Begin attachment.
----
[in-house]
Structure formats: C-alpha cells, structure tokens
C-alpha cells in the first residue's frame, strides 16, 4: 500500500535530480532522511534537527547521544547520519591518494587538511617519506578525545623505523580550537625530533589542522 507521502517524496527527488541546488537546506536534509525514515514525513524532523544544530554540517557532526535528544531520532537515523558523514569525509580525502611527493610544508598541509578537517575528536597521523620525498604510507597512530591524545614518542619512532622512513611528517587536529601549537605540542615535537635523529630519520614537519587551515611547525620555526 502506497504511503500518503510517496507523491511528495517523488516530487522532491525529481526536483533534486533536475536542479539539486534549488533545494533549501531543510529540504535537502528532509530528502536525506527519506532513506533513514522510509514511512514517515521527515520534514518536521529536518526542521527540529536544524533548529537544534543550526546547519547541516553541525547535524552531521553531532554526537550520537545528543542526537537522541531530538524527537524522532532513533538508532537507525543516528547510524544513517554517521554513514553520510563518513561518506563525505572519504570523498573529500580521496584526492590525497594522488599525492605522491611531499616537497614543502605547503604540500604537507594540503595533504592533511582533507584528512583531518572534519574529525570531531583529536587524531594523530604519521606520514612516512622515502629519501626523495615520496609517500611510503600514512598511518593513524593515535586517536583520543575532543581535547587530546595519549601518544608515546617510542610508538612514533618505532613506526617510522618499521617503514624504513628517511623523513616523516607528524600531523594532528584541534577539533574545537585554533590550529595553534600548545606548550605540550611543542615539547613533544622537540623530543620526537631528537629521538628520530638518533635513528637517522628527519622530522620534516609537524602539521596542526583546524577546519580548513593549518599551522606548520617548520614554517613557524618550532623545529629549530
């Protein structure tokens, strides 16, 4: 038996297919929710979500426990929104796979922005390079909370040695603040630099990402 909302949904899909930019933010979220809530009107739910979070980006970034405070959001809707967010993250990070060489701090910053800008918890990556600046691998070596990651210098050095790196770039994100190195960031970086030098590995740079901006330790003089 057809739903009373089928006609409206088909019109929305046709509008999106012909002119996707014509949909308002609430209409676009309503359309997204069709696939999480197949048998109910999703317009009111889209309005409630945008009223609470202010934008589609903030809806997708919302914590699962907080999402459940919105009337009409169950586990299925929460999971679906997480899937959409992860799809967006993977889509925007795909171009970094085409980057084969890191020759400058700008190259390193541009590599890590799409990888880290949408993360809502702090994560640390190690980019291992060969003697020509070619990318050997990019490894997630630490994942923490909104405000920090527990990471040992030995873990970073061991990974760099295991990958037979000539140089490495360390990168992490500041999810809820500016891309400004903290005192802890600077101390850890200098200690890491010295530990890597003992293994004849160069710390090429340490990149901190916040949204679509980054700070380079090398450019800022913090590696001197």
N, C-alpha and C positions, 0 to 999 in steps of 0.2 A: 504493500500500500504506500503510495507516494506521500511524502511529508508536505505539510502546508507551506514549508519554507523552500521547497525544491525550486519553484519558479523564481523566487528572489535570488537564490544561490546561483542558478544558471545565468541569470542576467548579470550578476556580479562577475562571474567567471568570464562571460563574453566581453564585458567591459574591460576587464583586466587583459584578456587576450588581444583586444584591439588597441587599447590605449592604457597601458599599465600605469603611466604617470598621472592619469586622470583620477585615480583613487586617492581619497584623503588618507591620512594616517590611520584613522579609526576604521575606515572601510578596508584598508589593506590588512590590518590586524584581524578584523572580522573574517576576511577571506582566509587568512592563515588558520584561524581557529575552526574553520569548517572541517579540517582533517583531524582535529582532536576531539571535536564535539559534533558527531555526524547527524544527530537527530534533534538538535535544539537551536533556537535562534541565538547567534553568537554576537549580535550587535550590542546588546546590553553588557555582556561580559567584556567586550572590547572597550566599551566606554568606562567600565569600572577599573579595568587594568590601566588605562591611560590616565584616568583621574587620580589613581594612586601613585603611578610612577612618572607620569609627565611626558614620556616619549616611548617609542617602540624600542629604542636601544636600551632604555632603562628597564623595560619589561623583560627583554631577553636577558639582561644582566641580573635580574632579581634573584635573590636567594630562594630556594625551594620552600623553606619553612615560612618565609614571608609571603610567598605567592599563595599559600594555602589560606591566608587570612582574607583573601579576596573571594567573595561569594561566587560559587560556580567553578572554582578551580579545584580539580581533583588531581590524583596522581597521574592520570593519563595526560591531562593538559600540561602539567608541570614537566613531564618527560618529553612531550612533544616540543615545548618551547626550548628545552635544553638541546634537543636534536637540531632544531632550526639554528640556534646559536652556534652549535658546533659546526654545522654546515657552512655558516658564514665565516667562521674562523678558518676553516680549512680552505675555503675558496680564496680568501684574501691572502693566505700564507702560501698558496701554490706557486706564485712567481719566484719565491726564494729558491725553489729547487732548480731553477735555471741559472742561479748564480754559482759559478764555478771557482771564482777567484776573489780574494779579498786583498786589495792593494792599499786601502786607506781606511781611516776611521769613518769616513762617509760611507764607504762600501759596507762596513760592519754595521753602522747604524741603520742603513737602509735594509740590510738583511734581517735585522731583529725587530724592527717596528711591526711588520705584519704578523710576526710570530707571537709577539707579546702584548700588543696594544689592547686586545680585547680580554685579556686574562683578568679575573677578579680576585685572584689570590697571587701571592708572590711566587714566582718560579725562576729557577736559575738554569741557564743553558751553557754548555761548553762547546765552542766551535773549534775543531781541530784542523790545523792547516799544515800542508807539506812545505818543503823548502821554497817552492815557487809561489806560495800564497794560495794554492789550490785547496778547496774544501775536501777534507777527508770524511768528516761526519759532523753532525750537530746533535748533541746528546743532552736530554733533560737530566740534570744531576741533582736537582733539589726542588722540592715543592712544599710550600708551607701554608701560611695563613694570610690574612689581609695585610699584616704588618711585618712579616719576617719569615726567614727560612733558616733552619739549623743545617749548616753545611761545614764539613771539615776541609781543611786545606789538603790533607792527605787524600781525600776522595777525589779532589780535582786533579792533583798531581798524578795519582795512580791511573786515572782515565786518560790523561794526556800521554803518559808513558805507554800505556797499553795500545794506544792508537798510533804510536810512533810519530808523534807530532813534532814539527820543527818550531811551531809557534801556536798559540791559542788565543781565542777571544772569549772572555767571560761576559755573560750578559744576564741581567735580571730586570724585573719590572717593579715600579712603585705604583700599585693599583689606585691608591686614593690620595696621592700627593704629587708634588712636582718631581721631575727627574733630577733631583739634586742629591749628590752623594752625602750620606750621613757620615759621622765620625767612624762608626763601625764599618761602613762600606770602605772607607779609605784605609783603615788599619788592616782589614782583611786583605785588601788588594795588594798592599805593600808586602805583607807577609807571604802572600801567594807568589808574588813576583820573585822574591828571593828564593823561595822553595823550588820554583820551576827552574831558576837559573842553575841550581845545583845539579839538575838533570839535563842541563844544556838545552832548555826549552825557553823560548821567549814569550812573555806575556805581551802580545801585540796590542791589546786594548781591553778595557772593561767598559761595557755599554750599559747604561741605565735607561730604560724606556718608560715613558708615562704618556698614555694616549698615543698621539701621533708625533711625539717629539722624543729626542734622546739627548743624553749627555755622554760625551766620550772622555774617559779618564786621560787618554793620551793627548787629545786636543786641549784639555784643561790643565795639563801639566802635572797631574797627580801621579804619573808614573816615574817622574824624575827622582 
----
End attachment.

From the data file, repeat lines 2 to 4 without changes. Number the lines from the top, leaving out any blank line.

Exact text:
Structure formats: C-alpha cells, structure tokens
C-alpha cells in the first residue's frame, strides 16, 4: 500500500535530480532522511534537527547521544547520519591518494587538511617519506578525545623505523580550537625530533589542522 507521502517524496527527488541546488537546506536534509525514515514525513524532523544544530554540517557532526535528544531520532537515523558523514569525509580525502611527493610544508598541509578537517575528536597521523620525498604510507597512530591524545614518542619512532622512513611528517587536529601549537605540542615535537635523529630519520614537519587551515611547525620555526 502506497504511503500518503510517496507523491511528495517523488516530487522532491525529481526536483533534486533536475536542479539539486534549488533545494533549501531543510529540504535537502528532509530528502536525506527519506532513506533513514522510509514511512514517515521527515520534514518536521529536518526542521527540529536544524533548529537544534543550526546547519547541516553541525547535524552531521553531532554526537550520537545528543542526537537522541531530538524527537524522532532513533538508532537507525543516528547510524544513517554517521554513514553520510563518513561518506563525505572519504570523498573529500580521496584526492590525497594522488599525492605522491611531499616537497614543502605547503604540500604537507594540503595533504592533511582533507584528512583531518572534519574529525570531531583529536587524531594523530604519521606520514612516512622515502629519501626523495615520496609517500611510503600514512598511518593513524593515535586517536583520543575532543581535547587530546595519549601518544608515546617510542610508538612514533618505532613506526617510522618499521617503514624504513628517511623523513616523516607528524600531523594532528584541534577539533574545537585554533590550529595553534600548545606548550605540550611543542615539547613533544622537540623530543620526537631528537629521538628520530638518533635513528637517522628527519622530522620534516609537524602539521596542526583546524577546519580548513593549518599551522606548520617548520614554517613557524618550532623545529629549530
């Protein structure tokens, strides 16, 4: 038996297919929710979500426990929104796979922005390079909370040695603040630099990402 909302949904899909930019933010979220809530009107739910979070980006970034405070959001809707967010993250990070060489701090910053800008918890990556600046691998070596990651210098050095790196770039994100190195960031970086030098590995740079901006330790003089 057809739903009373089928006609409206088909019109929305046709509008999106012909002119996707014509949909308002609430209409676009309503359309997204069709696939999480197949048998109910999703317009009111889209309005409630945008009223609470202010934008589609903030809806997708919302914590699962907080999402459940919105009337009409169950586990299925929460999971679906997480899937959409992860799809967006993977889509925007795909171009970094085409980057084969890191020759400058700008190259390193541009590599890590799409990888880290949408993360809502702090994560640390190690980019291992060969003697020509070619990318050997990019490894997630630490994942923490909104405000920090527990990471040992030995873990970073061991990974760099295991990958037979000539140089490495360390990168992490500041999810809820500016891309400004903290005192802890600077101390850890200098200690890491010295530990890597003992293994004849160069710390090429340490990149901190916040949204679509980054700070380079090398450019800022913090590696001197």